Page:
While Apple constantly works to improve the security of its devices, hackers are always looking for new ways to crack the security systems found in the iPhone, iPad, Mac, and other devices. Earlier this year, an exploit found in Apple’s WebKit (which is the Safari engine) allowed hackers to extract login information from iOS devices.

As first reported by Google’s Threat Analysis Group (via ArsTechnica), a zero-day exploit found in some versions of iOS 14 allowed SolarWinds hackers to redirect users to domains that ran malicious code on iPhones and iPads. The same hackers also targeted Windows users, according to the research.

The hacker group had been working working for the Russian Foreign Intelligence Service, which attacked devices belonging to the United States Agency for International Development. By using a malicious script, the hackers were able to send emails as if they were someone belonging to the US agency.

After some investigation, it was revealed that the same group of hackers was behind another zero-day exploit found on iOS devices. This exploit, identified as “CVE-​2021-1879,” allowed hackers to collect login information from various websites, including Google, Microsoft, LinkedIn, Facebook, and Yahoo.

This exploit would turn off Same-Origin-Policy protections in order to collect authentication cookies from several popular websites, including Google, Microsoft, LinkedIn, Facebook and Yahoo and send them via WebSocket to an attacker-controlled IP. The victim would need to have a session open on these websites from Safari for cookies to be successfully exfiltrated.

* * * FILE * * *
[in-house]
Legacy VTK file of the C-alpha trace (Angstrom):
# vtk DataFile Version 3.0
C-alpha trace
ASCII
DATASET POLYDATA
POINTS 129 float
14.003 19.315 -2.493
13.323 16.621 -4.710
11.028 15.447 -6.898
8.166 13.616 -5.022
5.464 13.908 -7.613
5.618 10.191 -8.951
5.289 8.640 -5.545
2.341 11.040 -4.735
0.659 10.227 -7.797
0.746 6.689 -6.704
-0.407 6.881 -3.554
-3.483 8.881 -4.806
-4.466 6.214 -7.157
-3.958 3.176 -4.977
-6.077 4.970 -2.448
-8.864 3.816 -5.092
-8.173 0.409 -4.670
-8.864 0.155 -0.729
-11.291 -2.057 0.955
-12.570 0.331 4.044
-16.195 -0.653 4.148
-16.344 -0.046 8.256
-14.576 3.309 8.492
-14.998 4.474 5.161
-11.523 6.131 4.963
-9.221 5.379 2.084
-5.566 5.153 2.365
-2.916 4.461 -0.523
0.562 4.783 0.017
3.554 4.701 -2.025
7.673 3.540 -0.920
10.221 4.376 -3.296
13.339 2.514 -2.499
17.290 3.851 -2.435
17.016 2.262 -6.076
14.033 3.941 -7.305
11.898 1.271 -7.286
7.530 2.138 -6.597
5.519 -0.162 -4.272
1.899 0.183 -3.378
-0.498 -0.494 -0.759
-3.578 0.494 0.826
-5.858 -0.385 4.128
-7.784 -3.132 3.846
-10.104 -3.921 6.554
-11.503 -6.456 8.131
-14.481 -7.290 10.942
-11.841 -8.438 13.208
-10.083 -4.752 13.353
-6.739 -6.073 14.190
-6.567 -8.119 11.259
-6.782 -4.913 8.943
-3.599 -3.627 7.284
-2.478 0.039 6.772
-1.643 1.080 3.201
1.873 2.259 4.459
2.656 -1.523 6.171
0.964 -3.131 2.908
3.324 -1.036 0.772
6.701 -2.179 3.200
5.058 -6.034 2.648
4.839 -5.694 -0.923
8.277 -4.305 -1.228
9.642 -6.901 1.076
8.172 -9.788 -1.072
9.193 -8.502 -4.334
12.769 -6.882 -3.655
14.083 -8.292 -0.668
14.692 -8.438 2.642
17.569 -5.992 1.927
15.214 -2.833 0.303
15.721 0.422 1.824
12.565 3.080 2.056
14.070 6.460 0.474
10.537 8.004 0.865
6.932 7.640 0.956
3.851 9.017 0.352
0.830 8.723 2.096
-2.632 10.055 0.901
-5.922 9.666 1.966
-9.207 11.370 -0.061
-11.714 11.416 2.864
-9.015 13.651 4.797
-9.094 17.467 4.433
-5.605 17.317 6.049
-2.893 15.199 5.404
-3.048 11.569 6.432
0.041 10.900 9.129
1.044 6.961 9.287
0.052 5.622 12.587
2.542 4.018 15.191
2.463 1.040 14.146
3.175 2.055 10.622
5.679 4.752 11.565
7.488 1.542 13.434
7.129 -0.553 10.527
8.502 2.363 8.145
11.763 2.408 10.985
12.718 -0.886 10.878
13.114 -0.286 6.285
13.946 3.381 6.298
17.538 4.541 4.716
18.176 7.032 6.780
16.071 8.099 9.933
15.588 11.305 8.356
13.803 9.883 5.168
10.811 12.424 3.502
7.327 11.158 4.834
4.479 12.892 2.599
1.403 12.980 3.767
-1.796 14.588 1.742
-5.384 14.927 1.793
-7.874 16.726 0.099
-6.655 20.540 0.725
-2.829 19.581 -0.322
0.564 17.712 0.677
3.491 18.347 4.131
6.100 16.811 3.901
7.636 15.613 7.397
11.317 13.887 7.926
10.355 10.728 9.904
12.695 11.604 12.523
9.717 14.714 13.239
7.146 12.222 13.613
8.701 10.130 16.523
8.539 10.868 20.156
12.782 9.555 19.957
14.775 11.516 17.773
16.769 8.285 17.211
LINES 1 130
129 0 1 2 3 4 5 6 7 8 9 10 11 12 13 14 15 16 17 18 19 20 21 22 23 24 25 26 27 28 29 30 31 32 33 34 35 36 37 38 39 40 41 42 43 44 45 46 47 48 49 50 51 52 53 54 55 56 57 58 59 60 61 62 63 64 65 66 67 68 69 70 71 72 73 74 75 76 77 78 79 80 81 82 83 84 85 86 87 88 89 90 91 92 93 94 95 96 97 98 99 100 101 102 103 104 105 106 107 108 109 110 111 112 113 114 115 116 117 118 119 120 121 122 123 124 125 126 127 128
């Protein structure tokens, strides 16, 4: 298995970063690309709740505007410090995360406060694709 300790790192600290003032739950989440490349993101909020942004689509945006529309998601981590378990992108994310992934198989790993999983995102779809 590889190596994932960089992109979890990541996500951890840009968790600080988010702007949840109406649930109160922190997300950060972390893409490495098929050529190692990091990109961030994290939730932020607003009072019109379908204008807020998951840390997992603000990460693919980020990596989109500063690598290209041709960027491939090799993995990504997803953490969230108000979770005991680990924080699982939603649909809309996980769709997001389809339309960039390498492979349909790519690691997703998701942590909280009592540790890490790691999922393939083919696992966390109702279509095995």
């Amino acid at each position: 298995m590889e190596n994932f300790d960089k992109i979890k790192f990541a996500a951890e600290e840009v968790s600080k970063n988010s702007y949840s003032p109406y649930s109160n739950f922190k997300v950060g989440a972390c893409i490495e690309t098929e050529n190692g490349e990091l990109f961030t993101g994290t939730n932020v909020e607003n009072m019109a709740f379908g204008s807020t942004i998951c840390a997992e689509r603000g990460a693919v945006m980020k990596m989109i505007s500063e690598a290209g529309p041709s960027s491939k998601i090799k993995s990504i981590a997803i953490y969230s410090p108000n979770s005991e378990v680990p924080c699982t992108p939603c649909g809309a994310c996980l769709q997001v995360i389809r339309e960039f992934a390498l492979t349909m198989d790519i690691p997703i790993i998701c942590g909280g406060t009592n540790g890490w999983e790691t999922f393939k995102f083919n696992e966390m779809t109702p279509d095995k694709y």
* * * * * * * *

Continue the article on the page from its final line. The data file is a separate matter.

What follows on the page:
For those unfamiliar with the term, a zero-day exploit is basically a newly discovered vulnerability that the fix is still unknown to the developers. Apple subsequently patched this security breach with iOS 14.4.2, but it is still impressive that hackers were able to run malicious code on newly released versions of iOS.

The report notes that zero-day vulnerabilities are becoming more frequent. In the first half of this year alone, Google’s Project Zero found 33 exploits used by hackers, compared to 22 exploits in the same period last year. Part of this may be related to the “increased supply of zero-days from private companies selling exploits.”

Even though running the latest version of software is always one of the best ways to protect yourself against hackers, it is always important to be aware of the content you access on the web in order to avoid attacks.

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About the Author

Filipe Espósito

Filipe Espósito is a Brazilian tech Journalist who started covering Apple news on iHelp BR with some exclusive scoops — including the reveal of the new Apple Watch Series 5 models in titanium and ceramic. He joined 9to5Mac to share even more tech news around the world.